is BDW/Vistry as the major landowner, and any other relevant parties,
who should engage with Symondsbury on matters of design, landscape
and planning as these topics are brought to bear on the employment area of the scheme in the context of the much more extensive profile of the residential development and over which Symondsbury have no control.
Please engage with Symondsbury Estate via their agent Chesters
Dated 21 July 2021
Chesters Harcourt contact is Philip Kerr 01823 444097 or [email protected]

Watton Lane/Broad Lane planning applications saga

The house building mania in and around Bridport continues. You might have thought with the Vearse Farm plan for 760 houses (which the local plan wants to raise to 930 houses) there would be a reticence from Dorset Council to approve yet more housing particularly on land designated as AONB (Area of Outstanding Natural Beauty). But further house building plans and work continues on many sites.

The reality is that we are seeing a progressive urbanisation of Bridport without the investment in or capacity for the necessary infrastructure. Bridport’s status as a small market town counts for nothing with the council seeing it as an easy and desirable place to meet their government imposed housing targets.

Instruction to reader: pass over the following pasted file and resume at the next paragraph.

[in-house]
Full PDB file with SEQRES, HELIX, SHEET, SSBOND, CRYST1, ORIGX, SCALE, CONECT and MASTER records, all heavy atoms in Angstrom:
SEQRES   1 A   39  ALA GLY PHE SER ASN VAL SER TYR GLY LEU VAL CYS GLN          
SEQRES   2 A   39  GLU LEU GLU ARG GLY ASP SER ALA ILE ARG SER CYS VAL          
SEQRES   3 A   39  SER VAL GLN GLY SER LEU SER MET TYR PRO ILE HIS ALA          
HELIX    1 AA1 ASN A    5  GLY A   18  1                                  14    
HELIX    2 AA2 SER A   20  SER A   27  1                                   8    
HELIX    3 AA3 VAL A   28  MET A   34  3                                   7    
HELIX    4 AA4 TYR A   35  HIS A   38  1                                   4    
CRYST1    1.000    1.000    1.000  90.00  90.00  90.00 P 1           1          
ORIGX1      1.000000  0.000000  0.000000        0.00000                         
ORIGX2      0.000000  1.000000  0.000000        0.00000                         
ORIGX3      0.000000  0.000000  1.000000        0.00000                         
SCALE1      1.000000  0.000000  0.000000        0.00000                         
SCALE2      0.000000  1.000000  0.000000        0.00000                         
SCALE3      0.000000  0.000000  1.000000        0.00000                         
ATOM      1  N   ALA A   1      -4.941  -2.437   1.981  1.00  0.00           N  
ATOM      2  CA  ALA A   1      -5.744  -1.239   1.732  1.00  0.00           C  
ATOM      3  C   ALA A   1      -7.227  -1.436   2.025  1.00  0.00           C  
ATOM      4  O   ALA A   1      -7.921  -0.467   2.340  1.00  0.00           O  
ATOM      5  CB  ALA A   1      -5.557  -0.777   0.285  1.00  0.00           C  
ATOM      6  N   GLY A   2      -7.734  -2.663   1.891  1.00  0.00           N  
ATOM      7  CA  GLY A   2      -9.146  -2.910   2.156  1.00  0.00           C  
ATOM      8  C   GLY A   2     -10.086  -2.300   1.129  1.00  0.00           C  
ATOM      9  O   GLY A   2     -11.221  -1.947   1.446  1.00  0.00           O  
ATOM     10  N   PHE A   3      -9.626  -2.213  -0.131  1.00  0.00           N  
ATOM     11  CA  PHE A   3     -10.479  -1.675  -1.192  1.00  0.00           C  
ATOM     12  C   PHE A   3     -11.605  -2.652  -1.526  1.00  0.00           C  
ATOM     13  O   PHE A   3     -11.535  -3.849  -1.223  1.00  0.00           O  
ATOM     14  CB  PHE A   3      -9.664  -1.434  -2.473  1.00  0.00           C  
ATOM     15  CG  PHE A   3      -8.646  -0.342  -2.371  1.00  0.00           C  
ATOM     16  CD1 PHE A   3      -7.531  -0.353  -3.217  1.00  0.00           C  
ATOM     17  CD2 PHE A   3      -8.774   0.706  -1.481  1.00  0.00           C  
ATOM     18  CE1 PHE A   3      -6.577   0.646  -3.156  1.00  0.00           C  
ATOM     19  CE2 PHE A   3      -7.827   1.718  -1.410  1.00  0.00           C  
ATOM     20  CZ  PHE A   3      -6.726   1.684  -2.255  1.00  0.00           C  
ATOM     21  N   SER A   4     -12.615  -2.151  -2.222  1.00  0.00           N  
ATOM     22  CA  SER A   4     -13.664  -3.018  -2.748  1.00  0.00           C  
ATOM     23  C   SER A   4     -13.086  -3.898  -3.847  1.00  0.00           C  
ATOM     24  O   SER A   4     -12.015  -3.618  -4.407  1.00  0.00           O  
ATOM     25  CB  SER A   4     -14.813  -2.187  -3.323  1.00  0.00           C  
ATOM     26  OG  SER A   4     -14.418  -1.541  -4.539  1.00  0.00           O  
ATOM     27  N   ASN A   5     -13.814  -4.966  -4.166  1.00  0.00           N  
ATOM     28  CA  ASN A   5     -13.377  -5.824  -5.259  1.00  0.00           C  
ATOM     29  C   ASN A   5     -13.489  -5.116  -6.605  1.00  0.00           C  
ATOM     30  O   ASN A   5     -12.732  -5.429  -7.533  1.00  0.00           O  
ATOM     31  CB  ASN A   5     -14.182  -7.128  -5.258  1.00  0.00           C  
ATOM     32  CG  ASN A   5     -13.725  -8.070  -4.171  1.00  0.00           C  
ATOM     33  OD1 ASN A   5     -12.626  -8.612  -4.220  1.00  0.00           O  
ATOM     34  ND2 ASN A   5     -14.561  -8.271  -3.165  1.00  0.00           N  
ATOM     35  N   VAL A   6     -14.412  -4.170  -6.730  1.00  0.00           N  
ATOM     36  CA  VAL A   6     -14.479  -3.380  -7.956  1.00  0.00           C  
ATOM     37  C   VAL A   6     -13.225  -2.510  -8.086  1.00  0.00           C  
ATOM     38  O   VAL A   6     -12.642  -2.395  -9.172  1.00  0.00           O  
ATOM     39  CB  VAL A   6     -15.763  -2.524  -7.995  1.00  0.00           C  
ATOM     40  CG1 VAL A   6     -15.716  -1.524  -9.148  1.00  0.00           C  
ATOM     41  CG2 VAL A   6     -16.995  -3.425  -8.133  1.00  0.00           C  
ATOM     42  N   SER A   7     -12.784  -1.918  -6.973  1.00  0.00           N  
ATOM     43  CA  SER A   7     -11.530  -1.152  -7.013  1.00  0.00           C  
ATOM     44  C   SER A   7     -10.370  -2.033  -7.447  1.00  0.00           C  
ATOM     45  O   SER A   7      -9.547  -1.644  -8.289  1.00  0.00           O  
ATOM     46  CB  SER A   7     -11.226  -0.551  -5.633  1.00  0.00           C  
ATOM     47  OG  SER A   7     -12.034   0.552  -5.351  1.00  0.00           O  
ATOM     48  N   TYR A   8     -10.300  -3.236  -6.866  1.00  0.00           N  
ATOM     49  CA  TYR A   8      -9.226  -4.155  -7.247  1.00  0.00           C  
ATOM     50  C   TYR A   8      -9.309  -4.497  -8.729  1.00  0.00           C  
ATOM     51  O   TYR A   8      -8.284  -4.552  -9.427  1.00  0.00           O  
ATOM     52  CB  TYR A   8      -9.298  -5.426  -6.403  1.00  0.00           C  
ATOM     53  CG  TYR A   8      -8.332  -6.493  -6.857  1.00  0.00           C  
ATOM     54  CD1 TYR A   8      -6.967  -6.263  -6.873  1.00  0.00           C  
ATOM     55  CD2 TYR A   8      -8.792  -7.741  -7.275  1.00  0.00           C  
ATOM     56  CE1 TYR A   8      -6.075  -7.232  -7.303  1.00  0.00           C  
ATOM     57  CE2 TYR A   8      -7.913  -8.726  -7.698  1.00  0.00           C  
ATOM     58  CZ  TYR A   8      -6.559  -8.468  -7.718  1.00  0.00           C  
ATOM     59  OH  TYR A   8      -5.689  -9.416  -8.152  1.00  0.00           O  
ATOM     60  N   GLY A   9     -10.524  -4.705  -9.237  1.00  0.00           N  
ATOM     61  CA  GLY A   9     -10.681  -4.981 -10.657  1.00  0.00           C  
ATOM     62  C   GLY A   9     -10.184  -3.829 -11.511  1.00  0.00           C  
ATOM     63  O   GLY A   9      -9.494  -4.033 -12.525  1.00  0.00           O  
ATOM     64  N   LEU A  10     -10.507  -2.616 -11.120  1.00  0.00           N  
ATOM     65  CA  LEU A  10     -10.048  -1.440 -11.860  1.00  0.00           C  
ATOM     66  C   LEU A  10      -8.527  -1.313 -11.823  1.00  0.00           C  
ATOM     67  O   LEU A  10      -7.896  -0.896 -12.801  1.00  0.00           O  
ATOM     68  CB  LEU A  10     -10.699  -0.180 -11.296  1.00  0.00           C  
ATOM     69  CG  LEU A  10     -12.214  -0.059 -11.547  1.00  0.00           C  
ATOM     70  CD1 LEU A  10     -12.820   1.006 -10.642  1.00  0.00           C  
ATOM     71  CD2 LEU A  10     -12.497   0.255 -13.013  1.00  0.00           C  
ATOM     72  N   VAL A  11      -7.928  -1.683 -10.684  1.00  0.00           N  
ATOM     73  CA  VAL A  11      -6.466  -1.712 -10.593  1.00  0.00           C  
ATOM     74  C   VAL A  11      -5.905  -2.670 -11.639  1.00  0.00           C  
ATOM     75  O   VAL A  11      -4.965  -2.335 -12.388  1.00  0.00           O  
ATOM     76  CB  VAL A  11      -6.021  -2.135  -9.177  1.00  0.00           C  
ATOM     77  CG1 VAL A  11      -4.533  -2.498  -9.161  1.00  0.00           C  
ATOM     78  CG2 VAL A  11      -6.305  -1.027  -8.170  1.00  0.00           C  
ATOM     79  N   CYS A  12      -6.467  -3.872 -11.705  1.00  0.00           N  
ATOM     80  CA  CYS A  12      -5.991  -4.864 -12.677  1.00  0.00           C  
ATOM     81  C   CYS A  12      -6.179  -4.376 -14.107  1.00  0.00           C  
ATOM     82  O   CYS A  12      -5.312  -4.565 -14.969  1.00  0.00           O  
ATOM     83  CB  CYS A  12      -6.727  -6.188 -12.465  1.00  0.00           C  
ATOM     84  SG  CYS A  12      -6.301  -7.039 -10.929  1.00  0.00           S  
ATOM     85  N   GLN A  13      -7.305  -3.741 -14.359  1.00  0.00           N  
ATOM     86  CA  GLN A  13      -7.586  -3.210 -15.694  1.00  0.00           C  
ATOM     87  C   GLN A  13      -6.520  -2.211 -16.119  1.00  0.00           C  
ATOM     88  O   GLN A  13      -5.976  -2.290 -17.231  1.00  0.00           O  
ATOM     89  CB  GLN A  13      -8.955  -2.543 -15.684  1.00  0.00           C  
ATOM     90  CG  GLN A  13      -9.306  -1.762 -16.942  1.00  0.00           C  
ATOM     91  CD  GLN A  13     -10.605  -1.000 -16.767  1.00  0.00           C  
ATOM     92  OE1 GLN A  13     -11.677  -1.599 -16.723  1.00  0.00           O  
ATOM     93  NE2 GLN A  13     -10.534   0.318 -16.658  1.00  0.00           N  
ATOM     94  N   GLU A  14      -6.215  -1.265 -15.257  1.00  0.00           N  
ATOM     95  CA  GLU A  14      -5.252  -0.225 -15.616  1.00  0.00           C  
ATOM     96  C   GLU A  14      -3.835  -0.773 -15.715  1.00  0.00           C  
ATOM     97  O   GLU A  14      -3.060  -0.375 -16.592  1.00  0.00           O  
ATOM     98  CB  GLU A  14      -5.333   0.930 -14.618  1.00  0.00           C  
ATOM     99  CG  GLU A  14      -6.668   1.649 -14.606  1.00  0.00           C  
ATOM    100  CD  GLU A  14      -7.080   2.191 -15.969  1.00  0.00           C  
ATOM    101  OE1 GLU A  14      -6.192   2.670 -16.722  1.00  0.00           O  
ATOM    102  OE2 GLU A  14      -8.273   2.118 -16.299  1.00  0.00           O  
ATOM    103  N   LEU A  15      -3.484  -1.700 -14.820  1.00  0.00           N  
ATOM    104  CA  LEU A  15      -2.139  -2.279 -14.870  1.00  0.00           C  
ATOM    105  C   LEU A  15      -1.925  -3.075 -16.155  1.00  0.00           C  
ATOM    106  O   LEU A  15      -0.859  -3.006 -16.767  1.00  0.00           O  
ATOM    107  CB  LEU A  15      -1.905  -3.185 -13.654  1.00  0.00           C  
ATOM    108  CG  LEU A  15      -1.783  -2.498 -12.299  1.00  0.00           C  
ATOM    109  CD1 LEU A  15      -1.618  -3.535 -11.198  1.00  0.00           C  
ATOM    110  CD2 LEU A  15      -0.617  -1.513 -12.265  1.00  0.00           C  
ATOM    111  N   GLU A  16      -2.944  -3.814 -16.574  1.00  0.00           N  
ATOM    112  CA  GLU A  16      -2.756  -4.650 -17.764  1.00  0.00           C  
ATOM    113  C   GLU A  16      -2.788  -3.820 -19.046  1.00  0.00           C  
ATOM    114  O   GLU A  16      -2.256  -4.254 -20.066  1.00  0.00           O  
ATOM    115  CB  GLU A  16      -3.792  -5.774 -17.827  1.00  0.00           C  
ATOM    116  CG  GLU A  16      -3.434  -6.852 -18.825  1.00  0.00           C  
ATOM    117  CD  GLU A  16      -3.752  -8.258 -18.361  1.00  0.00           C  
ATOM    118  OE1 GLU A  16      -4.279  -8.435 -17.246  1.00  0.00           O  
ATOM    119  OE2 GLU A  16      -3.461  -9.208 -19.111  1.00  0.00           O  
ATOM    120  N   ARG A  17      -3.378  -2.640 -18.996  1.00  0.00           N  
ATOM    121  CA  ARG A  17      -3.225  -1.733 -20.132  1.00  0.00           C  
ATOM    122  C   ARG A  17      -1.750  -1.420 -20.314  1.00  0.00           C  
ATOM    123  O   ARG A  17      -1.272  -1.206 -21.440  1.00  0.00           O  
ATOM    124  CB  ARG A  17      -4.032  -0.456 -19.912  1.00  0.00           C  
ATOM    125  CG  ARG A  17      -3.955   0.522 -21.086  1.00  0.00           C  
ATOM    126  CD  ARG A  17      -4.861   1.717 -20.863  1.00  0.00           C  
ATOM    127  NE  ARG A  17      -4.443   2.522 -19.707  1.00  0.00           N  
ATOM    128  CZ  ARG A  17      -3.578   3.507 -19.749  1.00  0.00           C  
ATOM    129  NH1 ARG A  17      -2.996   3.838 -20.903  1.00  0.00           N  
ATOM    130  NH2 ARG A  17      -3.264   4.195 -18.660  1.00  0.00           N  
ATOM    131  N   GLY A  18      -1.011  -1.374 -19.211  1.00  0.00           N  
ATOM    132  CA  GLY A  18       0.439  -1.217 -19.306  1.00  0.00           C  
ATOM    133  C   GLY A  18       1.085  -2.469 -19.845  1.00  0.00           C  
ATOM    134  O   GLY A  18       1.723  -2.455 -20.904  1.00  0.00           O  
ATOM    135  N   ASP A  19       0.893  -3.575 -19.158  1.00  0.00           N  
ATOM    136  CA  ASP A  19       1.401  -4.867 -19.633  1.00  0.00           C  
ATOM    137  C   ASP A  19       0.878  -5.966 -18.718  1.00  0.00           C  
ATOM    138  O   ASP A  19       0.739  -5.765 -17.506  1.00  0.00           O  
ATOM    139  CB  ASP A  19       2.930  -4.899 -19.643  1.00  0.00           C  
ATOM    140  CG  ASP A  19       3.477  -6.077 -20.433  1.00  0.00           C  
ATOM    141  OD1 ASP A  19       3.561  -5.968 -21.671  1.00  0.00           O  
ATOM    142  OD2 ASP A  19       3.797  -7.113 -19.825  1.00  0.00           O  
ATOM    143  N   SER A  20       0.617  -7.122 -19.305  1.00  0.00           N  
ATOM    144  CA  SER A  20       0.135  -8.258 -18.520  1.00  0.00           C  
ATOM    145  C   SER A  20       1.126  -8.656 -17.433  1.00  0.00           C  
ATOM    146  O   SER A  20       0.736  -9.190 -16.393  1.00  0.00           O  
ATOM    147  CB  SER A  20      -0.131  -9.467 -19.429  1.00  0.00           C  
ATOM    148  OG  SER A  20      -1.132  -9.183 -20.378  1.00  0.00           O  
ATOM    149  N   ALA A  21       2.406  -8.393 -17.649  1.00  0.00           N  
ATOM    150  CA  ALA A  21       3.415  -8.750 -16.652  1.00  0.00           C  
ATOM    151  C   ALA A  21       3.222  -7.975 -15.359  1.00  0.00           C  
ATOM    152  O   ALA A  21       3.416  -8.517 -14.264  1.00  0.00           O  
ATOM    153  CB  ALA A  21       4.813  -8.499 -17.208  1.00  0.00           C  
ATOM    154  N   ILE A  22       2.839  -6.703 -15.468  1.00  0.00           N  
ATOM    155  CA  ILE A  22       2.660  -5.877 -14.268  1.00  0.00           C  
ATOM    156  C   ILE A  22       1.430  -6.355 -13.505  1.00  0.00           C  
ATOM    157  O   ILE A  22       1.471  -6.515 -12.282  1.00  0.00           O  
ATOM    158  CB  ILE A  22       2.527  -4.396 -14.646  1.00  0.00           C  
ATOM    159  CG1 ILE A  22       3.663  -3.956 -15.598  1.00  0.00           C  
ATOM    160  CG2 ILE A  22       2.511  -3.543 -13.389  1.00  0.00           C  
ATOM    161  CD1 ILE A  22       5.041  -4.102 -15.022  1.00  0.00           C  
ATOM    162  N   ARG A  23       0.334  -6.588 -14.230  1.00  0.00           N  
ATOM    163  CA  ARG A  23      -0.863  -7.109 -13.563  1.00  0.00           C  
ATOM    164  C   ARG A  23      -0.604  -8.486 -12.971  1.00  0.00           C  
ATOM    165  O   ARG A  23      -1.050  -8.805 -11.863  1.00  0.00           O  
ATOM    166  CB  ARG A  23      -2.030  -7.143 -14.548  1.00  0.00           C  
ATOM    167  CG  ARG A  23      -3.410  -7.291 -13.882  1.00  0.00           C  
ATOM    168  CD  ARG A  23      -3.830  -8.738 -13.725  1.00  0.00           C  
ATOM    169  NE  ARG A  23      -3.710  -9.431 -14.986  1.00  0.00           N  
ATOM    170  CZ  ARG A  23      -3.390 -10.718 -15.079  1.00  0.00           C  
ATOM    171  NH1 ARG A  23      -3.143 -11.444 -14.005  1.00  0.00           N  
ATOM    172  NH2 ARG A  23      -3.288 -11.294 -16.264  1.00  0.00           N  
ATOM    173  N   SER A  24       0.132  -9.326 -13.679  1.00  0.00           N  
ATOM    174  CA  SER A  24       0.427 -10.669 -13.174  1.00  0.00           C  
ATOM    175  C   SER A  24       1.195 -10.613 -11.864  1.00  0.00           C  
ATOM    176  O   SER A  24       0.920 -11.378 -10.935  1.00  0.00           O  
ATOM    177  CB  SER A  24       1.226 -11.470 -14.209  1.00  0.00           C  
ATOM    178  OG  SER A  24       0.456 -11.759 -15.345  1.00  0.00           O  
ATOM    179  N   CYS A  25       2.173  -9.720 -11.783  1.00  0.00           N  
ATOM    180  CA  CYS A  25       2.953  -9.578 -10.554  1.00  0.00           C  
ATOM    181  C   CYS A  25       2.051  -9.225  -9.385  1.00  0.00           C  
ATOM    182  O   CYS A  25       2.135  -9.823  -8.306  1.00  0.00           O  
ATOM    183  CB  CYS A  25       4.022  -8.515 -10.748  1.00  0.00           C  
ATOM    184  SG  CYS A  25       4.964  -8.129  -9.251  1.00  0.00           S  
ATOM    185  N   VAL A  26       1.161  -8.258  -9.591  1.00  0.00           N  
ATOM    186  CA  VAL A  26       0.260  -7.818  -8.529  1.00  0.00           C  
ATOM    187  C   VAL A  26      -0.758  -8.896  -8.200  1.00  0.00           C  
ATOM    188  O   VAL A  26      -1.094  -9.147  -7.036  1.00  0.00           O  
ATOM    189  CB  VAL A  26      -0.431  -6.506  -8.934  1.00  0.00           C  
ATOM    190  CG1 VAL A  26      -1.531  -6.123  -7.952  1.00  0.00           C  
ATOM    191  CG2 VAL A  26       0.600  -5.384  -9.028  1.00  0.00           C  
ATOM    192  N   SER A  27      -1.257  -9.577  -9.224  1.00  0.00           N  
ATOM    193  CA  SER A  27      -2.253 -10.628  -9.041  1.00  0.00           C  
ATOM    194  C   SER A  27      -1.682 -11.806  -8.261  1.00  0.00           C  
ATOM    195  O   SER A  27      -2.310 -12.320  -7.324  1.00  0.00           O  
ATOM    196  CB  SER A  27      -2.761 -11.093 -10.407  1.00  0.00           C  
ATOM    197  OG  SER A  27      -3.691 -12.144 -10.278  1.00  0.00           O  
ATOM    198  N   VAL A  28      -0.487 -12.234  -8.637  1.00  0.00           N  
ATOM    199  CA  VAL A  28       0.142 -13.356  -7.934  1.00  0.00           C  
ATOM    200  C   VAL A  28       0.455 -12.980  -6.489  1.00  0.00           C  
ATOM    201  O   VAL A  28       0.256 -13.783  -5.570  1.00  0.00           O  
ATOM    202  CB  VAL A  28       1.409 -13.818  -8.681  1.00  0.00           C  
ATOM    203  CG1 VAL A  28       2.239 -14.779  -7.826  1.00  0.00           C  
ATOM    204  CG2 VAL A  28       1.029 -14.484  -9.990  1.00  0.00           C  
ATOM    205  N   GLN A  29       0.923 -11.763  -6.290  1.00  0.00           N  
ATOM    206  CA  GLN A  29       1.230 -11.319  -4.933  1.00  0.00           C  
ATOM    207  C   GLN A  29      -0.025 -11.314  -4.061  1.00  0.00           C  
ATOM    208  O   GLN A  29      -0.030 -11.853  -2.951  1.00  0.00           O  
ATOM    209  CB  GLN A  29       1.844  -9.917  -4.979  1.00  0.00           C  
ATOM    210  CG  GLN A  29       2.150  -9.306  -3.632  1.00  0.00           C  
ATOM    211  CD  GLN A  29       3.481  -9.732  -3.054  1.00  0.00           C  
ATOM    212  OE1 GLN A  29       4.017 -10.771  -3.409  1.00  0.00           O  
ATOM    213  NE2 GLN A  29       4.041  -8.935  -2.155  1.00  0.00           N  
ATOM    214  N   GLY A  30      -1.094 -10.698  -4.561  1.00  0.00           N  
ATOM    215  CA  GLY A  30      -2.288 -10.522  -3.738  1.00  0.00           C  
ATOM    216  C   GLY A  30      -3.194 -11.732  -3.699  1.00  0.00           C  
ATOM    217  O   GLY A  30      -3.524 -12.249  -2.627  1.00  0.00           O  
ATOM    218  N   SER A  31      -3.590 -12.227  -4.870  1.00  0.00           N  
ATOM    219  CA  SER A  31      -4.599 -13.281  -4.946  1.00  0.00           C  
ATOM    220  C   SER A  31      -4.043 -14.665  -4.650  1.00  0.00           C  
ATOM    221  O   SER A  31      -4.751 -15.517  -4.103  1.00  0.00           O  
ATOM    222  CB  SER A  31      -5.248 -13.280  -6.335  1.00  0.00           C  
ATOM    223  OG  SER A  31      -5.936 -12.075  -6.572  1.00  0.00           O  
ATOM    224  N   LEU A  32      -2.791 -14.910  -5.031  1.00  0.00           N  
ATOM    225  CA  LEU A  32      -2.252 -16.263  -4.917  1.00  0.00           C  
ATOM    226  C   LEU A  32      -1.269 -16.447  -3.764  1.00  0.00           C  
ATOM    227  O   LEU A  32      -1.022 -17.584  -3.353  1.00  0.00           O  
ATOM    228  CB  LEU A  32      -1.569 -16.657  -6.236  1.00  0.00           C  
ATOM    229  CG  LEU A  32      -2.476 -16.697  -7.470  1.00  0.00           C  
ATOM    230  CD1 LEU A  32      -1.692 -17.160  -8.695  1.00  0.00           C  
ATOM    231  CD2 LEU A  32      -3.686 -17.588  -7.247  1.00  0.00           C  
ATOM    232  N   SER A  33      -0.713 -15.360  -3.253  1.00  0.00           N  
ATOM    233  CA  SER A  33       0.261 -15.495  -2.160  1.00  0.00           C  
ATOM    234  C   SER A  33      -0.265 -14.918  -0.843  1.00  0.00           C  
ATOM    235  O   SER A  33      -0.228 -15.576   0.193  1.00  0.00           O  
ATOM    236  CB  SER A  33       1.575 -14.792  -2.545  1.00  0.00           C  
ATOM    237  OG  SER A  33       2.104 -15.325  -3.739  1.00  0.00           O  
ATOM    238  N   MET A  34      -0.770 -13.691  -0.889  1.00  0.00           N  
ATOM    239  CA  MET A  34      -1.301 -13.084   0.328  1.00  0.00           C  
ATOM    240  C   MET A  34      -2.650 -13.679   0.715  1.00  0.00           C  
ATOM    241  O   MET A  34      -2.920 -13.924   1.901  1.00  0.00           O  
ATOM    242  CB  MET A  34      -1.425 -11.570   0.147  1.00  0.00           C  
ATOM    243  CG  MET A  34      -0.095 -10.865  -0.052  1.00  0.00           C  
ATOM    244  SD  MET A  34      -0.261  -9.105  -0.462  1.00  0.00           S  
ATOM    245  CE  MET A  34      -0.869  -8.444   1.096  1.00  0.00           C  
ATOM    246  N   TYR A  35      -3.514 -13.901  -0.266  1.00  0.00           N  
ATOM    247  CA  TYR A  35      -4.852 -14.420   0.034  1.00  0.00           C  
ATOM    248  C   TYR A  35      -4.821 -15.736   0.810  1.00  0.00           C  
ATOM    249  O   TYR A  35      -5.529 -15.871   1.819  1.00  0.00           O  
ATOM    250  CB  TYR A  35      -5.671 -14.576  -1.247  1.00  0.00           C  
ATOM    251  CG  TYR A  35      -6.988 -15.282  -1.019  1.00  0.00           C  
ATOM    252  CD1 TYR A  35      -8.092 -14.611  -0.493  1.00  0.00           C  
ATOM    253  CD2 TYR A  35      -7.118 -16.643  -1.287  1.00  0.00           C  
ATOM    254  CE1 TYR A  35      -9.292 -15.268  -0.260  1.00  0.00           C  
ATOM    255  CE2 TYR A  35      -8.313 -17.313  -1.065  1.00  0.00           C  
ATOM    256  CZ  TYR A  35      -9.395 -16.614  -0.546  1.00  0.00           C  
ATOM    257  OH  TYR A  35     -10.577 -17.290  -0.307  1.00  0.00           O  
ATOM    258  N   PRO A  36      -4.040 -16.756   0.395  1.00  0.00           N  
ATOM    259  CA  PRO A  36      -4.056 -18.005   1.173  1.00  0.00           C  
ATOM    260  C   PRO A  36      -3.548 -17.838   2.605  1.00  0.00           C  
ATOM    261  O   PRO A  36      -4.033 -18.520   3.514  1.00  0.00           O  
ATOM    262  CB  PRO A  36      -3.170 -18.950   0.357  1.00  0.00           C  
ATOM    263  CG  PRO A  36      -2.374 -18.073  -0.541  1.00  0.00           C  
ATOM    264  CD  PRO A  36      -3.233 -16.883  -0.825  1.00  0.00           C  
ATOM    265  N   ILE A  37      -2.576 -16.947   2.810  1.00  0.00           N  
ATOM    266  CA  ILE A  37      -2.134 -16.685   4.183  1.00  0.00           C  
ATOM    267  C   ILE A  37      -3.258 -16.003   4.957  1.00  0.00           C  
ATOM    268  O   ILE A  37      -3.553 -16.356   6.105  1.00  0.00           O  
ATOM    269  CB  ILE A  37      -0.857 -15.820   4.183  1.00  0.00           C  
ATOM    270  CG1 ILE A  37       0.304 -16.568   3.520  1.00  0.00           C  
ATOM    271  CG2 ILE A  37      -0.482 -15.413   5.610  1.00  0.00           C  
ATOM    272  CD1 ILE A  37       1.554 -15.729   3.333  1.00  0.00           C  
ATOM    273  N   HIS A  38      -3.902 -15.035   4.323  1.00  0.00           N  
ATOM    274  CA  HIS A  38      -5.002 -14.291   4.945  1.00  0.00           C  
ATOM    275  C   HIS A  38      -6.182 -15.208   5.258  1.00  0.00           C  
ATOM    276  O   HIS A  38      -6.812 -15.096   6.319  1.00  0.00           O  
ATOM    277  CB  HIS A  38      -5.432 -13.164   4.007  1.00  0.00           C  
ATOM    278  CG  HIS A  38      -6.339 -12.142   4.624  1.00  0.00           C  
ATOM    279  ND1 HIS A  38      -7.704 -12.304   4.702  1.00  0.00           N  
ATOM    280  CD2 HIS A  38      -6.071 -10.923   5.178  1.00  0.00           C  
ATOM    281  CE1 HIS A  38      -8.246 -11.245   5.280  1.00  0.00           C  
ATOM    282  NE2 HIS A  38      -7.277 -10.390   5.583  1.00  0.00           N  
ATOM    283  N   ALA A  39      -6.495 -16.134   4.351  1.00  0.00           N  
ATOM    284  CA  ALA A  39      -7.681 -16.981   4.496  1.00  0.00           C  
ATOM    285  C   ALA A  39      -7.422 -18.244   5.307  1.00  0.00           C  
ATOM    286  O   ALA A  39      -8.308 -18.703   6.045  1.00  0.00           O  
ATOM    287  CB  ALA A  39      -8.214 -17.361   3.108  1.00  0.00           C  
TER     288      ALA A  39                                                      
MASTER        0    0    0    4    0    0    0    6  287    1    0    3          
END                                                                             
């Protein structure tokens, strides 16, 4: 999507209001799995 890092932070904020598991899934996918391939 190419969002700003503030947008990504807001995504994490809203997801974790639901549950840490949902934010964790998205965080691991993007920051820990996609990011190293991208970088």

An application to build a single bungalow on a field adjoining Watton Lane and Broad Lane was approved in 2018. This field is AONB designated and forms part of the panoramic view from West Bay.

It does not matter to the council that Broad Lane is totally unsuitable (largely single track, no footpaths, no lighting etc) for more housing or that the occupants will have to be car users making a mockery of their climate emergency declaration and intention to only build houses in sustainable locations.

In 2019 a further application was made for 2 more houses. The planning committee for the reasons given were totally unimpressed and rejected the application by an 8 to 1 majority. However, an appeal was made by the land owner, Mr Norman, who was in the news recently when he was fined for multiple food hygiene breaches after his Bradpole based slaughterhouse was found to be significantly unclean.